The Aedes aegypti mosquito can be hard to control using traditional control methods, like removing mosquito breeding sites and chemical pesticides. Our partnership is proposing SIT because it has been shown that it can reduce Aedes aegypti mosquitoes in other places, and we believe that it will work in the USVI. It can be another way to fight against Aedes aegypti mosquitoes that can spread dengue, Zika, and chikungunya.

Everyone can help control mosquitoes by removing or covering standing water in their yards, homes and businesses. Aedes aegypti mosquitoes like to lay their eggs in containers with water such as flower pots, old tires, outside toys, pet water bowls, etc.

Our partnership is monitoring Aedes aegypti mosquito numbers with mosquito traps around the island; if you see a trap, please do not disturb it.

If you’d like to get involved directly, please contact the Outreach Coordinator for the VIDOH Vector Control Program and the St. Croix Mosquito Project at 340-690-9177 or send an email to dohvectorcontrol@usvi.onmicrosoft.com.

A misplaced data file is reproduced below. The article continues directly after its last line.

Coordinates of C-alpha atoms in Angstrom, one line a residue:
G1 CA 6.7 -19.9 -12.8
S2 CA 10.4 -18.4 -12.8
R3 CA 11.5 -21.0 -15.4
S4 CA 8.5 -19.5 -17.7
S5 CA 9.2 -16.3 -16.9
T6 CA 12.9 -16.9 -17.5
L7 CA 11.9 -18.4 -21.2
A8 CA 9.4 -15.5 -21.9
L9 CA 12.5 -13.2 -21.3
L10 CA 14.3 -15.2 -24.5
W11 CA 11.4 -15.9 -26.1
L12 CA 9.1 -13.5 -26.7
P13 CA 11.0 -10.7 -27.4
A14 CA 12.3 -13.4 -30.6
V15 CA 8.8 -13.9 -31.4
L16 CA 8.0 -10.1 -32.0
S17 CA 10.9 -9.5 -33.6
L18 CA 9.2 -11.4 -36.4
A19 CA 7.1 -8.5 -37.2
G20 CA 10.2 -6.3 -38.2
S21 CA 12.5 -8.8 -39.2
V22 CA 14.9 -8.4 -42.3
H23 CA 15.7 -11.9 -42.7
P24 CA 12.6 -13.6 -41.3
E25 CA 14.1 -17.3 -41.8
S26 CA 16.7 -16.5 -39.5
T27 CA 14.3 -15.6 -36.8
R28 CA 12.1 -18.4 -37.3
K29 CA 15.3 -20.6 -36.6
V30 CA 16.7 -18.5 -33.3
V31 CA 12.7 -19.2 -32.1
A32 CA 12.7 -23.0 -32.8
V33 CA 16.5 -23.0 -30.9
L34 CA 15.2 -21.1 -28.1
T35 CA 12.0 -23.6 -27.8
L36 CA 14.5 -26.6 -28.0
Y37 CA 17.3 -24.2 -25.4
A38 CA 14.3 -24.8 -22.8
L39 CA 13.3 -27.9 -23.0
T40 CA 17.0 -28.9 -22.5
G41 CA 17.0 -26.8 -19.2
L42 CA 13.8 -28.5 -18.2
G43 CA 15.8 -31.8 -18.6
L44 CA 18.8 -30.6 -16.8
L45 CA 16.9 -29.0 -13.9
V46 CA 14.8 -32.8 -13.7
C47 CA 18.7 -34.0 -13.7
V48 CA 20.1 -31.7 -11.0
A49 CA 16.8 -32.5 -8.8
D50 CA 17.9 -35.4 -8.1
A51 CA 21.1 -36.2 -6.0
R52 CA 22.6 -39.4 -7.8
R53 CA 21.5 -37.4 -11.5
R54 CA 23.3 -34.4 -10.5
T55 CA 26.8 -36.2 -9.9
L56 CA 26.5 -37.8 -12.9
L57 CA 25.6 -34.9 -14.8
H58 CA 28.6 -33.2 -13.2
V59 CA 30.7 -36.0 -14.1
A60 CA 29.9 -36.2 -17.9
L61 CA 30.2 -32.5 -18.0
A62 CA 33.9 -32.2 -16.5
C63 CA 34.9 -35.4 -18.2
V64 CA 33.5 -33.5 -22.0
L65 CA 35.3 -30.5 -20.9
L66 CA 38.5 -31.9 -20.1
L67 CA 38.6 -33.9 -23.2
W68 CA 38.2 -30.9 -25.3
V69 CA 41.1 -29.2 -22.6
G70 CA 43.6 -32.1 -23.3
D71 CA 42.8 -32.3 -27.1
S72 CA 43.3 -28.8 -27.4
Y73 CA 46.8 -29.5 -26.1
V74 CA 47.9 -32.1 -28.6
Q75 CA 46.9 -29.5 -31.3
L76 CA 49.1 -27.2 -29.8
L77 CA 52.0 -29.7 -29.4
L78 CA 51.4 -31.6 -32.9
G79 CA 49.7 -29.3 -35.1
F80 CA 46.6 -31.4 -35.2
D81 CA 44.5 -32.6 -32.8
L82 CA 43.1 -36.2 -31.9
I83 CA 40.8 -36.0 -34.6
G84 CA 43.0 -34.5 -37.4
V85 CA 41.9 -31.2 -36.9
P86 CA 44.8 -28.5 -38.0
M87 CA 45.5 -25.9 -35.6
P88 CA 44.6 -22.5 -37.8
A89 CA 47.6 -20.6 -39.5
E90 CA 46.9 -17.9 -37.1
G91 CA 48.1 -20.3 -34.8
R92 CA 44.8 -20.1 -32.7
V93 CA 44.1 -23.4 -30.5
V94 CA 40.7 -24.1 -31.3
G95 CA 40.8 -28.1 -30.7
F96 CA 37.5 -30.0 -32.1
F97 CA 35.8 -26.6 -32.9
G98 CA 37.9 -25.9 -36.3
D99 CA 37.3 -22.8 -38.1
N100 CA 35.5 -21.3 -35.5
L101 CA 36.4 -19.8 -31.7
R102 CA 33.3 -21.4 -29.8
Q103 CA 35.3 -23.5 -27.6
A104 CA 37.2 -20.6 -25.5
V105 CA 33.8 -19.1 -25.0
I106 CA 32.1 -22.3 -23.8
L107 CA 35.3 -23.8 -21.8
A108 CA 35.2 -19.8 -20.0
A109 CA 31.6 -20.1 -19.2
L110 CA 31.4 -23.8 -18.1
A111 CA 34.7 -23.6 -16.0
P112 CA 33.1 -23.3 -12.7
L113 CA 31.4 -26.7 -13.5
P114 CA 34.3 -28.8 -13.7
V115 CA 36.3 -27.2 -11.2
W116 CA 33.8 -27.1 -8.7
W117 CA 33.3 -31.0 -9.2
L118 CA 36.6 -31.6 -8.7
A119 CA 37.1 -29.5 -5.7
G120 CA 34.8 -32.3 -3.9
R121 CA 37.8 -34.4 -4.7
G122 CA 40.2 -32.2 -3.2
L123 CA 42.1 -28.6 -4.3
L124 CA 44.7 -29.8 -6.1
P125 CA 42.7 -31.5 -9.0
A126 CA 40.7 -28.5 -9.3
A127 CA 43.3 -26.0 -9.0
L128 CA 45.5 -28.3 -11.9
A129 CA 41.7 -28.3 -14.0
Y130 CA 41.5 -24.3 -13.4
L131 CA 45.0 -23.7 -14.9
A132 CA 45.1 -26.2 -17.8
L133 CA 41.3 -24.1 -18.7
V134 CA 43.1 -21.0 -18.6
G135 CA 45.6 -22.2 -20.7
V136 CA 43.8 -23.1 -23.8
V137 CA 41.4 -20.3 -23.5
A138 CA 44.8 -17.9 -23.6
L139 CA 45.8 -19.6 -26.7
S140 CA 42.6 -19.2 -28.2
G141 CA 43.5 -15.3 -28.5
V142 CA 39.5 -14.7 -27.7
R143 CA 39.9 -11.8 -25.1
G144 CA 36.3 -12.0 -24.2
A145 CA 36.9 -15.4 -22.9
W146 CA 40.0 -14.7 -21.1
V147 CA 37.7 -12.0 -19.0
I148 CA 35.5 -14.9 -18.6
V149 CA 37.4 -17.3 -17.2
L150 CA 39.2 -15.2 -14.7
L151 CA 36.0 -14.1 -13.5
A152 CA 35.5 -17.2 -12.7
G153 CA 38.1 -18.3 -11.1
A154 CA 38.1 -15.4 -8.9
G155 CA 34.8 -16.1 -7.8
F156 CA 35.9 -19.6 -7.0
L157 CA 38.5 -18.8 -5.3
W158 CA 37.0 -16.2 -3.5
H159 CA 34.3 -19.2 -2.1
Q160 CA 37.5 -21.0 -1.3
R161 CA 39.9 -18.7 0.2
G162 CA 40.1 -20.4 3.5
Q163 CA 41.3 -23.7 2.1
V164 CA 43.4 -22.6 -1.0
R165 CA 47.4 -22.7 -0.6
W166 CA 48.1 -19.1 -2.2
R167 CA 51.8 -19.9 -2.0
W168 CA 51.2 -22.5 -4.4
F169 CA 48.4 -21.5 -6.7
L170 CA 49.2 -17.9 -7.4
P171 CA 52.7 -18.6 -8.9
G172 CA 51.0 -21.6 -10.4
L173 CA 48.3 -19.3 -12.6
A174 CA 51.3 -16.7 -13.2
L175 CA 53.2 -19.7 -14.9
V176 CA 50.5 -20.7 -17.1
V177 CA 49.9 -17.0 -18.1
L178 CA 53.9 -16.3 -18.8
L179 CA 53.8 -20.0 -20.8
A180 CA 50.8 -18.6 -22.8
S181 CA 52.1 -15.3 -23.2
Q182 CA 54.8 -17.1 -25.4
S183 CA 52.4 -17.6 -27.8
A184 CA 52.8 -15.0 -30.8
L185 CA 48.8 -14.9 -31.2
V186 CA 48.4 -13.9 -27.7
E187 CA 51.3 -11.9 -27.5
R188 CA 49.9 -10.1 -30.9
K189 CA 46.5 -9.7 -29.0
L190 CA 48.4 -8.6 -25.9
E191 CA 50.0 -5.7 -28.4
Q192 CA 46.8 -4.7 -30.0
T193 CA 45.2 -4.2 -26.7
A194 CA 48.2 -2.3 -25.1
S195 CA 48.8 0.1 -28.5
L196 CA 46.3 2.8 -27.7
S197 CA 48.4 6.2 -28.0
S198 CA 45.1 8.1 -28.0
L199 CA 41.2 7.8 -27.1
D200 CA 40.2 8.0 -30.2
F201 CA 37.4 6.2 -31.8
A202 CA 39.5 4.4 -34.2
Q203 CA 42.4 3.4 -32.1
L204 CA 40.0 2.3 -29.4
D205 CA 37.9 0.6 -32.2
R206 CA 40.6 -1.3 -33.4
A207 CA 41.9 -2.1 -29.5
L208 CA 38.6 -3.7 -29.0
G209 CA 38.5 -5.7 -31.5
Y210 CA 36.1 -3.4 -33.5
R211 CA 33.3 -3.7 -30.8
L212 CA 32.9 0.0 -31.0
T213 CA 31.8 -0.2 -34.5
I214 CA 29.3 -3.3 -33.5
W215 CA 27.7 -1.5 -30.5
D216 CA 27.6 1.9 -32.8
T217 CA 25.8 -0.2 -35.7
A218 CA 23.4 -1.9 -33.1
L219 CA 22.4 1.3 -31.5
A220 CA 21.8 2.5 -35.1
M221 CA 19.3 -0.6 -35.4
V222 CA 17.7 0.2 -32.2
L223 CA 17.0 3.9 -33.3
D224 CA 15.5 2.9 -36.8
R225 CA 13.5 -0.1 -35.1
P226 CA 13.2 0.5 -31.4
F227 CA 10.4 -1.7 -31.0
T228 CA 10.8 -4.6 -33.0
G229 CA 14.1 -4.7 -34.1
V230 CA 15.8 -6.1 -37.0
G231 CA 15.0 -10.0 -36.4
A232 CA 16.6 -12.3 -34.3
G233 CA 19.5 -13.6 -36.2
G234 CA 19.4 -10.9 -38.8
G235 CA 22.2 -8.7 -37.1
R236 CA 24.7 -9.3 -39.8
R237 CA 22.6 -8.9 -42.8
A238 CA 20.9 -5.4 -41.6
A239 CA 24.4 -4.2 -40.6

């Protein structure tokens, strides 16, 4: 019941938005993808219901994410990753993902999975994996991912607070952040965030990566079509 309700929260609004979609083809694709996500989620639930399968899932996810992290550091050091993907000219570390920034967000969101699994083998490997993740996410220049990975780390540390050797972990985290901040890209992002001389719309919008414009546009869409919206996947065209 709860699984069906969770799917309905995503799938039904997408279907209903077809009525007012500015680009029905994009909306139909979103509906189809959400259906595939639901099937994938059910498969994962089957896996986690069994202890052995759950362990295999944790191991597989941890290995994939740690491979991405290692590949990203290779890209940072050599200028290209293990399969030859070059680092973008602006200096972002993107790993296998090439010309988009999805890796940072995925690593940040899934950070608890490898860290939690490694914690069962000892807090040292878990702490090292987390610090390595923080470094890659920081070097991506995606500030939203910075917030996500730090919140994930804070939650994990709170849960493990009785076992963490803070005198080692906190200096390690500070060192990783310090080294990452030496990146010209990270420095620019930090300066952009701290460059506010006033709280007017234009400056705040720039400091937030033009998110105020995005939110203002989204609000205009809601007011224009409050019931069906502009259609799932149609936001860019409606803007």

About the team
The people behind the project

The St. Croix Mosquito Project is a VIDOH-led collaboration that brings together scientists, public health experts and community engagement specialists

Brett Ellis, PhD, MSPH Director, Territorial Public Health Laboratories, VIDOH
Krystal Seger, MSPH Entomologist, VIDOH
Lashonette Schjang, BA Public Health Educator, VIDOH
Field Team

If you see our field team, please say hello! If you have given permission to keep a mosquito monitoring trap on your property, our technicians will be checking in on them regularly. Once releases start, you will also see our drivers, who will be releasing sterile, non-biting male Aedes aegypti mosquitoes from our vans.